That’s why I’m sticking with the tried and true concept of integrated train systems. Seattle, where I live, is finally getting its act together on effective transit systems. It’s not the heavy rail system I’d like to see, such as San Francisco’s BART system, but it’ll do. Experienced transit users know changing trains is not that difficult and can be a very efficient method of getting across a city. The trick is having the political will to build the transit systems we’ll need for the future. And if there were a system like SkyTran here, I’d love riding it, but I’m not holding my breath waiting for it to be built. I’ll be watching it closely, but I don’t think I’ll be investing my money just yet.
So back home now and more or less recovered from jetlag. I was thinking on the way home about some of the interesting little things we could learn from while I was away.
In no particular order:
Turn off the bus
In Kyoto, where you’re pretty much forced to rely on their extensive bus system, the drivers switch off the bus every time they stop. In traffic, stoplights or just at regular stops. It must destroy starter motors, but apparently they figure that’s cheaper than all the fuel they’d be burning up. Given how many times they stopped during the times I rode the buses, the savings could be quite substantial.
I’d never thought about it before, but across America, escalators run continuously all day. In our hotel in Tokyo, the escalators switched off some minutes after riders decended. You’d walk up to what you thought was an inoperative escalator and literally with perfect timing, the escalator would kick on and take you for your ride and then shut off when you were down (or up). Very clever.
If you’ve ever seen a Japanese movie, you’ve certainly noticed the florescent lighting everywhere. It’s true. Hotels, train stations, restaurants. They all have florescent lighting. Now I hate the color and brightness (or lack thereof), but I have to admit, once I got used to it, it wasn’t too bad. Still not something I care for, but they’re saving massive amounts of energy (probably without even realizing it).
And, of course, a few things that weren’t so impressive:
Wrapping everything in plastic
Japan is known for its neat and tidy culture so maybe I shouldn’t be surprised at how much plastic they use, but really it was pretty shocking. The first jarring thing was the morning paper, yep, wrapped in plastic. It’s like vacuum-sealed in its bag. Weird! When we had our bags shipped from city to city, they arrived wrapped in a heavy plastic. Then, of course, you’ve got the handy-wipes they hand you before each meal (and even come with takeout food). It was nice having something to clean your hands with (see below), but the amount of garbage we were creating was insane. And, of course there was the bento boxes we got at the train station. Actually pretty tasty, but the garbage to food ratio was stupefying.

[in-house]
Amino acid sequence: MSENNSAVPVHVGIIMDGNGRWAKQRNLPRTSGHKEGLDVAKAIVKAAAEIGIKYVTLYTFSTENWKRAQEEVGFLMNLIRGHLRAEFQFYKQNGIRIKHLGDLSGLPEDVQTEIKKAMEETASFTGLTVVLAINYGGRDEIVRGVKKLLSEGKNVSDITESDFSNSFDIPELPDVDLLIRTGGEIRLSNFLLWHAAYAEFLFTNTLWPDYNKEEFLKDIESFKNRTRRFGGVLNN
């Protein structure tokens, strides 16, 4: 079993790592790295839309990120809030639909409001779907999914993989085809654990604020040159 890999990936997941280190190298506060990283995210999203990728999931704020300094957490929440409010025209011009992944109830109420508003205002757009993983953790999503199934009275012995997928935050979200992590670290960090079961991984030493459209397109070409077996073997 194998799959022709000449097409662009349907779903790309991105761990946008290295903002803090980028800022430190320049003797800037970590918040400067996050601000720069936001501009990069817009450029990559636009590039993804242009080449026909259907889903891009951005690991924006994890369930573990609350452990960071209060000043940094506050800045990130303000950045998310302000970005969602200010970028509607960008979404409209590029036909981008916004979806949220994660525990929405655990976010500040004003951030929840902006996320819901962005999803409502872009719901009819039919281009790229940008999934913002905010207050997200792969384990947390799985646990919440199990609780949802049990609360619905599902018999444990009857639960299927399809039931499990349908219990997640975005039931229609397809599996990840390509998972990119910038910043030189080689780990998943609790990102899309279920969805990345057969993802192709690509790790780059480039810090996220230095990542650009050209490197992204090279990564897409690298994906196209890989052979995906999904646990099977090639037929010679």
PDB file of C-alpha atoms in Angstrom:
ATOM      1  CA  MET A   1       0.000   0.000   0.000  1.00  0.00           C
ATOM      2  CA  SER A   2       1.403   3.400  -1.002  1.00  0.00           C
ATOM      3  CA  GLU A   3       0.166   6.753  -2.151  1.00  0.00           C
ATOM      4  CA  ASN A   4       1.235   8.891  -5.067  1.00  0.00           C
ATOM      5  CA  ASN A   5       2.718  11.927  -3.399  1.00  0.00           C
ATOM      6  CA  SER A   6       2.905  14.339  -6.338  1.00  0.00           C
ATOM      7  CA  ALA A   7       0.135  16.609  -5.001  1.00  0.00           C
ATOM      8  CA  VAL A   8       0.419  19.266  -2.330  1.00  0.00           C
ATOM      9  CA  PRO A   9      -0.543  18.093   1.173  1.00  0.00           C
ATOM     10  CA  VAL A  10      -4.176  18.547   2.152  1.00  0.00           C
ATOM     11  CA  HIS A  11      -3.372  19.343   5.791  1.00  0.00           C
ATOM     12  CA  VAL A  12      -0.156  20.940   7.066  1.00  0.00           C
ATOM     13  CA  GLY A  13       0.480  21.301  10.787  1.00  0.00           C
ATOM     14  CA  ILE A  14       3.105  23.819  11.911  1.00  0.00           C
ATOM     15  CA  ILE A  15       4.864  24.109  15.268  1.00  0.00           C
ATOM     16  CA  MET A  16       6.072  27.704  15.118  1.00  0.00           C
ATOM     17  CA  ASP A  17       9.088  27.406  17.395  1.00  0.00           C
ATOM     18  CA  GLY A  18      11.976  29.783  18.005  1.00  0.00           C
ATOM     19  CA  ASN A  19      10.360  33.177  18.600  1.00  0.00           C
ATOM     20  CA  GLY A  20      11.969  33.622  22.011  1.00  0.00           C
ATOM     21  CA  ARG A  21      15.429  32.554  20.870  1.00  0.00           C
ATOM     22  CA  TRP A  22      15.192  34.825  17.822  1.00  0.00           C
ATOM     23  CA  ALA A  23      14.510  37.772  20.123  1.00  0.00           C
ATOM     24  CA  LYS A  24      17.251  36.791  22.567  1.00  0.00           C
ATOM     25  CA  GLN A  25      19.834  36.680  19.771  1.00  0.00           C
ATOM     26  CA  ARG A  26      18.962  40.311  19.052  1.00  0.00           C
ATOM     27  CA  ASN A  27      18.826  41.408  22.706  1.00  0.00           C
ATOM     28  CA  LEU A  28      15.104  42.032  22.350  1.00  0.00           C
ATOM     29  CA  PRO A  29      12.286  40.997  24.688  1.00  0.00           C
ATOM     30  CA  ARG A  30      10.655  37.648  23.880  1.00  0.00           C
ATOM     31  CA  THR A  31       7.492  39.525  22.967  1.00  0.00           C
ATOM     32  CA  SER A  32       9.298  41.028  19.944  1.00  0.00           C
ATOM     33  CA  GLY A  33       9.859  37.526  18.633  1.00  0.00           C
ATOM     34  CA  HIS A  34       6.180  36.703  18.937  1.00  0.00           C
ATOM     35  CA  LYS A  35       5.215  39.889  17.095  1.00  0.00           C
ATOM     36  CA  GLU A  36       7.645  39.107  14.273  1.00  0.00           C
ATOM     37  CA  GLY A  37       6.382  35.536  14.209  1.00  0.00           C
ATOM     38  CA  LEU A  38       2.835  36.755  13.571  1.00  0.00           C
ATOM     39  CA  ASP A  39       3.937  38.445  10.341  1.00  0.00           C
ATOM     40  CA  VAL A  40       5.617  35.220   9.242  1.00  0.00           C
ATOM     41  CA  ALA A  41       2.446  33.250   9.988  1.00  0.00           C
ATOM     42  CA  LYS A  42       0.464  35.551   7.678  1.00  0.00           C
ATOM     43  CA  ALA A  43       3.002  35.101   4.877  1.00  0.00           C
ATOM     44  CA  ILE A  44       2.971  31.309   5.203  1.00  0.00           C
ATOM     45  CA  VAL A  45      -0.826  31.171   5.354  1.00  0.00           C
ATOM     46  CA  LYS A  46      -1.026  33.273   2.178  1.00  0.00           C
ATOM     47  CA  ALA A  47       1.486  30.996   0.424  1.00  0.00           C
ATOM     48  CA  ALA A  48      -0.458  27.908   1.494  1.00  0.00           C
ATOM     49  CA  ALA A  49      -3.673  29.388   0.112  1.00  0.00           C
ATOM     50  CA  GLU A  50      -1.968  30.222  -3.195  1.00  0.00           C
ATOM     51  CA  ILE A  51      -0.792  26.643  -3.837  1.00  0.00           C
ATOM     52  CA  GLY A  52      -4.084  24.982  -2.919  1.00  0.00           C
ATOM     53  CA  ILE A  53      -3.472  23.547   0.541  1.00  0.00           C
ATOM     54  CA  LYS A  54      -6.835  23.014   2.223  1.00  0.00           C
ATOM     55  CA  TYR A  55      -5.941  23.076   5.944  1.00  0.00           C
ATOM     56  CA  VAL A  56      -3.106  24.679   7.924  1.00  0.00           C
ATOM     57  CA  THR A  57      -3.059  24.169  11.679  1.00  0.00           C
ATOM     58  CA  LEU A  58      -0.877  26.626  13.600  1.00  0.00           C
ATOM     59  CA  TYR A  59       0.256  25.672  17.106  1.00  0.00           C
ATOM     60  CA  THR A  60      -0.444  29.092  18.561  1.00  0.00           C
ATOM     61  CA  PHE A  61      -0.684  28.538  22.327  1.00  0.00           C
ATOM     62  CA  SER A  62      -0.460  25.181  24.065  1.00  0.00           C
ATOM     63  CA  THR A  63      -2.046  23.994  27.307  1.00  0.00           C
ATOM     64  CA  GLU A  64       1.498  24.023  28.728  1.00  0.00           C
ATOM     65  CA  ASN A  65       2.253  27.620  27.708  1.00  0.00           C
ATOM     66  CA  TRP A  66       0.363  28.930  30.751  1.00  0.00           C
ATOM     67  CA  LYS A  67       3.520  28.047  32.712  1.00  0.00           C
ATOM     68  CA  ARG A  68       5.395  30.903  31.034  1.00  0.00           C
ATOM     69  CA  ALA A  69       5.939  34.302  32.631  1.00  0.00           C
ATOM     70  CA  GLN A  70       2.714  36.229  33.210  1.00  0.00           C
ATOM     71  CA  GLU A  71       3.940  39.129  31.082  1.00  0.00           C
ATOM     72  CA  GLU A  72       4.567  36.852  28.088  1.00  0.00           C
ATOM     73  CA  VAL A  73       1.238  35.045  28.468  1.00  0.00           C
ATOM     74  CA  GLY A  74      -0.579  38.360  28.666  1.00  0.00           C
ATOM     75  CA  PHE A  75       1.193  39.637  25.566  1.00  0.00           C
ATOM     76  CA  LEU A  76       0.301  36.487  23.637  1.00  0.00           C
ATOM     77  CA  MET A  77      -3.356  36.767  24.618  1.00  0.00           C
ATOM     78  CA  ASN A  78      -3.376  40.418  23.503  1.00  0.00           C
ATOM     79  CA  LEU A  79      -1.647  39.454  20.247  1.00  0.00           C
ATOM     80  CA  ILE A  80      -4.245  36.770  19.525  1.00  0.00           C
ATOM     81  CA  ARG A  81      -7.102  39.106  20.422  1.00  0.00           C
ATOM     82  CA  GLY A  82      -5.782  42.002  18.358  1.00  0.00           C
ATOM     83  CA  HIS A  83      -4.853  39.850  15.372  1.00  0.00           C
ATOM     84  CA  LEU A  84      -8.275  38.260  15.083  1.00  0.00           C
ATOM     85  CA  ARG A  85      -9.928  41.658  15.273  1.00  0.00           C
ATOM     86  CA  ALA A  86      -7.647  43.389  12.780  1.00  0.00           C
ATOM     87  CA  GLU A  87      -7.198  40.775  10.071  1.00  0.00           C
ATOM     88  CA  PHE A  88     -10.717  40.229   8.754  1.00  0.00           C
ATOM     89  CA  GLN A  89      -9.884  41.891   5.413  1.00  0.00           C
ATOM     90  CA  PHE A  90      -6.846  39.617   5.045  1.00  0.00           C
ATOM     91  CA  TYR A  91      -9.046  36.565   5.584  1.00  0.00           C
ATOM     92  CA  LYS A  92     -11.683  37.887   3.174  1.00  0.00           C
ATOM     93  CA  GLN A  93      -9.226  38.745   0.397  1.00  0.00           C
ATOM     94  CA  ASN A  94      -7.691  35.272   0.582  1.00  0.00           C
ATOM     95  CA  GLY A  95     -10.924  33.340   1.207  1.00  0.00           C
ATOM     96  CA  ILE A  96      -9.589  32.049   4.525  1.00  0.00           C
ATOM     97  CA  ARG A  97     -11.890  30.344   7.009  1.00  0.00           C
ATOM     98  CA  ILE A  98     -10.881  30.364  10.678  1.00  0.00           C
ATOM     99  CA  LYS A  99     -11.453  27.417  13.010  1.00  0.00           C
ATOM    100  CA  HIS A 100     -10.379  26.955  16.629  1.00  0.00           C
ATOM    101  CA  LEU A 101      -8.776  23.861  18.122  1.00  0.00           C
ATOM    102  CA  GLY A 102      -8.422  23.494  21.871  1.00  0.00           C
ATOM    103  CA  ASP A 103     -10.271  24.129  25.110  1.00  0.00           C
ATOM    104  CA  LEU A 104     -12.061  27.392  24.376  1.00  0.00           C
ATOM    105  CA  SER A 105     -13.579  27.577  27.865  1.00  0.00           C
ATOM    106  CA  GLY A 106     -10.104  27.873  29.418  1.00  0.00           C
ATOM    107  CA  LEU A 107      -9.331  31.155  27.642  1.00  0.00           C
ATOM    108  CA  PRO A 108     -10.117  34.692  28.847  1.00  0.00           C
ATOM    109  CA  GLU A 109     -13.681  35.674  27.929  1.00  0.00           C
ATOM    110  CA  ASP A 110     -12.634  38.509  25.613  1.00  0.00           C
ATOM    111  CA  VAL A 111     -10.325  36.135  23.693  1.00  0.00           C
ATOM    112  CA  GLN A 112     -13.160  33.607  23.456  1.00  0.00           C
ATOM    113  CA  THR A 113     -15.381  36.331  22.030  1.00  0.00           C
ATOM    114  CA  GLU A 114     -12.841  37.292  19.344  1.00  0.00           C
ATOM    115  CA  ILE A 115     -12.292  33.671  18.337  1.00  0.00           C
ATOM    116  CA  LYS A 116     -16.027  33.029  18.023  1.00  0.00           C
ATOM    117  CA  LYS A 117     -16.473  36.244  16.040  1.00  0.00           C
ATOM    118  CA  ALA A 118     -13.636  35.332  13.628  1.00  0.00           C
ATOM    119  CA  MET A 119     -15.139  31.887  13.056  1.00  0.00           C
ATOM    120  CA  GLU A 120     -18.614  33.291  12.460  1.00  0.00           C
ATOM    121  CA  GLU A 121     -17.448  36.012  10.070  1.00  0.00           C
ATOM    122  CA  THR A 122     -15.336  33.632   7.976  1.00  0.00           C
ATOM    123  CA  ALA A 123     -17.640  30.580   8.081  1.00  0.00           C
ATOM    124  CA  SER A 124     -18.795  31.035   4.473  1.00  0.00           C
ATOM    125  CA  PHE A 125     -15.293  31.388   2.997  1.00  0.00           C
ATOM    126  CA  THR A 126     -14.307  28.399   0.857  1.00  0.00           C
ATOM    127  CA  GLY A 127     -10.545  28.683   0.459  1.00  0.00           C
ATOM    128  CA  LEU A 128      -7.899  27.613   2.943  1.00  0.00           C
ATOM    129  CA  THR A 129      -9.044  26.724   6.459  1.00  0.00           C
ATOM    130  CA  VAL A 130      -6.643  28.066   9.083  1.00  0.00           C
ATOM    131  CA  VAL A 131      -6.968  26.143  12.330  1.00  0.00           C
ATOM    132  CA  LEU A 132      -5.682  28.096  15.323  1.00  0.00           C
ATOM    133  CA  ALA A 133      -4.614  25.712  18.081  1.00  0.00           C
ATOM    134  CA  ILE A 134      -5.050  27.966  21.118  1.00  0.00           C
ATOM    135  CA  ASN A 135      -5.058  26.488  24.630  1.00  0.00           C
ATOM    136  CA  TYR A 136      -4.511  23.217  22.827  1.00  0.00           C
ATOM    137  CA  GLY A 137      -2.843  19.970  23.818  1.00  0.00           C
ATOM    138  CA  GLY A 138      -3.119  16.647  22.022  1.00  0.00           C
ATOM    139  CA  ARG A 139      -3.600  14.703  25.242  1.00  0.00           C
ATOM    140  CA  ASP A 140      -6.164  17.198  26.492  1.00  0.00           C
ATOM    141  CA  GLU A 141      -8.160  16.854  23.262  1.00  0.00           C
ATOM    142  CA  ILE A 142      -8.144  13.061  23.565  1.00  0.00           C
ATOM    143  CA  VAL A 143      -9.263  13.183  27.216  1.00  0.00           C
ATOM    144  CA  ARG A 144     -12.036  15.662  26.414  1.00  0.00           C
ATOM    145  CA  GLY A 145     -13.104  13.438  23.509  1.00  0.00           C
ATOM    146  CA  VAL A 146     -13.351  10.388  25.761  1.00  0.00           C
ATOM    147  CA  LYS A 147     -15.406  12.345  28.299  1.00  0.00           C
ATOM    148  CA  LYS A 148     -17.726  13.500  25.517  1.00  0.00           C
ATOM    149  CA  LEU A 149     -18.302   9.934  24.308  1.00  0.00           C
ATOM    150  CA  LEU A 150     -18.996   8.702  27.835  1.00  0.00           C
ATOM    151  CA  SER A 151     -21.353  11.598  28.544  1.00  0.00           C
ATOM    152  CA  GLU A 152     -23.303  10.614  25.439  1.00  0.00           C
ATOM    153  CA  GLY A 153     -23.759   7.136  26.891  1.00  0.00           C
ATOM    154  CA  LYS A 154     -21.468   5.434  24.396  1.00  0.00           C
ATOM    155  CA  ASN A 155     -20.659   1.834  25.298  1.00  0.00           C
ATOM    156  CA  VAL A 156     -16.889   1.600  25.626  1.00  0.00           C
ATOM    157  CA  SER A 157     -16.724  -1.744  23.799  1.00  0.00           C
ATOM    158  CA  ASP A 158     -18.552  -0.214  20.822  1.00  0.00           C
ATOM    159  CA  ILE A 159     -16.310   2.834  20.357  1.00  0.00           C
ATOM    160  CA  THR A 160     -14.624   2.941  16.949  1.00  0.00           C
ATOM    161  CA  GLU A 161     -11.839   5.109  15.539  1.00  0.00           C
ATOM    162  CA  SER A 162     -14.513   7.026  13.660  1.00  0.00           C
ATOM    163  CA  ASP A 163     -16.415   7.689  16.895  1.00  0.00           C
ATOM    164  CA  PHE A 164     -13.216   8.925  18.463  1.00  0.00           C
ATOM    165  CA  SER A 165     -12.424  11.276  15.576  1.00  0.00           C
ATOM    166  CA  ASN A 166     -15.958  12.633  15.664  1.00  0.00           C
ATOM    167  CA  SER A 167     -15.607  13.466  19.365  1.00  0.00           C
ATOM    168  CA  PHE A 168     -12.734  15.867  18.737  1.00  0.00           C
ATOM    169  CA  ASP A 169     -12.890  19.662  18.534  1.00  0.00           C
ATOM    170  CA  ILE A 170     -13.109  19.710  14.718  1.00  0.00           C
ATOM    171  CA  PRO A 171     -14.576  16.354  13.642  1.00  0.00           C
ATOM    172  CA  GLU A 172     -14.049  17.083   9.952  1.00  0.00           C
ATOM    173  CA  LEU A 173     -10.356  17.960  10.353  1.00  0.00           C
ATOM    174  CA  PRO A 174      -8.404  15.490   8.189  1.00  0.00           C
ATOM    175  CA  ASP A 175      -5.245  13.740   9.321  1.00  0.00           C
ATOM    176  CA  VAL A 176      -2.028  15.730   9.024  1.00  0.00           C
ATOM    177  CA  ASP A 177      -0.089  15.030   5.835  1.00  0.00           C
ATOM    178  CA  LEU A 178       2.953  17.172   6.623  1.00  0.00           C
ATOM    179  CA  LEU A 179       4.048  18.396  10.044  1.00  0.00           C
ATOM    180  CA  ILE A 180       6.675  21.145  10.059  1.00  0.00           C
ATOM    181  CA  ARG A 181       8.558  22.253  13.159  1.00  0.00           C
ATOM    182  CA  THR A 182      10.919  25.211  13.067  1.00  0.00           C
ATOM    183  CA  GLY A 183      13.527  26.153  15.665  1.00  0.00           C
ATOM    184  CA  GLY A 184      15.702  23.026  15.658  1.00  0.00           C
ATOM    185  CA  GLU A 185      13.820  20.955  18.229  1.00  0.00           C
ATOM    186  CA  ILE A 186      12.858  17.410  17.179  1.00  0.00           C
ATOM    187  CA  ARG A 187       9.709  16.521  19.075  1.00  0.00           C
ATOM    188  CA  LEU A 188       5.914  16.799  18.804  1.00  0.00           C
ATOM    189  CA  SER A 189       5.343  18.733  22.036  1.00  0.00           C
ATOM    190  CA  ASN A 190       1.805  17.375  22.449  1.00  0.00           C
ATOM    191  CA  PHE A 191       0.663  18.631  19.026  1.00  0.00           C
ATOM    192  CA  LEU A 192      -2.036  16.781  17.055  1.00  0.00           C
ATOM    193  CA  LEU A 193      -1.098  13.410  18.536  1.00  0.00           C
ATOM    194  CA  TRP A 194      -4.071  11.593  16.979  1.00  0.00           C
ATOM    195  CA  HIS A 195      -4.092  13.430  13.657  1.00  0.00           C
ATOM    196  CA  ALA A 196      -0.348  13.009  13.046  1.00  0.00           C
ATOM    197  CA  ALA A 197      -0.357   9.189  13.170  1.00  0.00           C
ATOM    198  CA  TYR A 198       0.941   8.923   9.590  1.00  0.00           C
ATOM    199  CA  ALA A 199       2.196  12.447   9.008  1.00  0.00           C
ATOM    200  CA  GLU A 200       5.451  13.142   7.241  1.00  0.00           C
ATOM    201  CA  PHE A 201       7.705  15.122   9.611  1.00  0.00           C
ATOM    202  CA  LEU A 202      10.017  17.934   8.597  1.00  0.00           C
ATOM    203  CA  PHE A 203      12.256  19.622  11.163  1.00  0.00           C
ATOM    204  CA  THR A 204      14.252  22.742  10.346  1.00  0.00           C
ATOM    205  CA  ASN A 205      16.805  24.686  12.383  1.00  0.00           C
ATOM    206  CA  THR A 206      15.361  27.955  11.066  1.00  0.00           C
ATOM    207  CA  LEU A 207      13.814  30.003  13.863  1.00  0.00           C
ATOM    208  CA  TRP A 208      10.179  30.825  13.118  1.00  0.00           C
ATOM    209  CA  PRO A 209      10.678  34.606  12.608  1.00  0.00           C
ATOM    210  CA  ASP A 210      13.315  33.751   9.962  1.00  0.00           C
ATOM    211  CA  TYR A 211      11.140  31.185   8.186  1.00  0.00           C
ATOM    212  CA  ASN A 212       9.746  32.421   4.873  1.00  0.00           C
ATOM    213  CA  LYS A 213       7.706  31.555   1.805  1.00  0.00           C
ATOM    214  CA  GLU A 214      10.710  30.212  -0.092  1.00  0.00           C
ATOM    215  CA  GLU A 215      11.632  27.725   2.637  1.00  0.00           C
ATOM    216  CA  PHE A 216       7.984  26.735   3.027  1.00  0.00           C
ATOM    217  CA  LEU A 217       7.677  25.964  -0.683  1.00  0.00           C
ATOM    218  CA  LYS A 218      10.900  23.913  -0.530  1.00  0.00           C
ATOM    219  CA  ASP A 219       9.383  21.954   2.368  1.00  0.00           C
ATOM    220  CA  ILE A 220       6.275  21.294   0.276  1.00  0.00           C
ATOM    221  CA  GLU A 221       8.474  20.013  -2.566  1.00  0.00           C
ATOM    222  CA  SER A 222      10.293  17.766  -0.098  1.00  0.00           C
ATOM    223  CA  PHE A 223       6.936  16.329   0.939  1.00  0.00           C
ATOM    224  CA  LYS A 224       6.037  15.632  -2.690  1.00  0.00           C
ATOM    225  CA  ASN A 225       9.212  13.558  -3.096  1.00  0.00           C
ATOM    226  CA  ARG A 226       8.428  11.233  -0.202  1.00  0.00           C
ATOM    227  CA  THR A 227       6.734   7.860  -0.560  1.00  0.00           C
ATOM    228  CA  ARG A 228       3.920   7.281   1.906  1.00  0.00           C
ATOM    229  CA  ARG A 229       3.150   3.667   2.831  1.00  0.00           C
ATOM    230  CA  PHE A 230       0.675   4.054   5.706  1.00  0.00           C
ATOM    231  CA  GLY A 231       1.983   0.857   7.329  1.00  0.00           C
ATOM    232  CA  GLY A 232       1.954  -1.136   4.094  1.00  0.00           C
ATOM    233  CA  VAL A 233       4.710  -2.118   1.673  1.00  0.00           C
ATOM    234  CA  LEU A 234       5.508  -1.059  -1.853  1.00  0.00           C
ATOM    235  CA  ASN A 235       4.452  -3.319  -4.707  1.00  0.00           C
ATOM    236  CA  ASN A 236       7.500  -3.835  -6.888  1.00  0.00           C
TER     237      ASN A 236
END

Why the Japanese are known for their clean culture, I have no idea. You’d think something like SOAP in a public restroom would be pretty standard in a place that wraps everything in plastic, but sadly no. More often than not, paper towels and other drying devices, but especially soap were nowhere to be found. But they do have a handy device to clean your butt (more later).
And, while I’m here, I might as round out the rest of the trip with a few more photos:
Hiroshima was an interesting visit, with its obvious history dominating the sights. There’s a robust museum dedicated to the bombing and this dramatic building which has been preserved in the condition from immediately following the attack.
Just before leaving the Hiroshima area, we stopped by the charming island of Miyajima where the deer run wild. I’d recommend anyone spend a day or two here, even more than Hiroshima itself.
From there it was on to Kyoto, home of the famous Kyoto Accords. Kyoto kicked our ass. Very hard city to travel in due to the lack of subway and higher expense. It’s a good place to see some of the old Japan, traditional and beautiful. We visited a great street market there, at the foot of a large temple:
And, of course a shot from the aforementioned bus:
We headed on over to Mount Fuji after Kyoto, which is quite a journey by (mostly) train. Unfortunately, after all that travel, the great and powerful Mount Fuji refused to show. Here’s what we ended up seeing. That’s Mount Fuji in the clouds, or maybe not, I wasn’t really sure what direction it was in. But then it didn’t really matter.
After the trip to the woods (and, oh yeah, there’s a giant amusement park right below the mountain, doesn’t really show up in the tourist photos), we headed back to Tokyo for the last day. We splurged on a nice hotel with a view of Tokyo Tower (yes, it’s an Eiffel rip-off, but a nice one). And so ends the journey, but here’s a parting shot from our hotel room.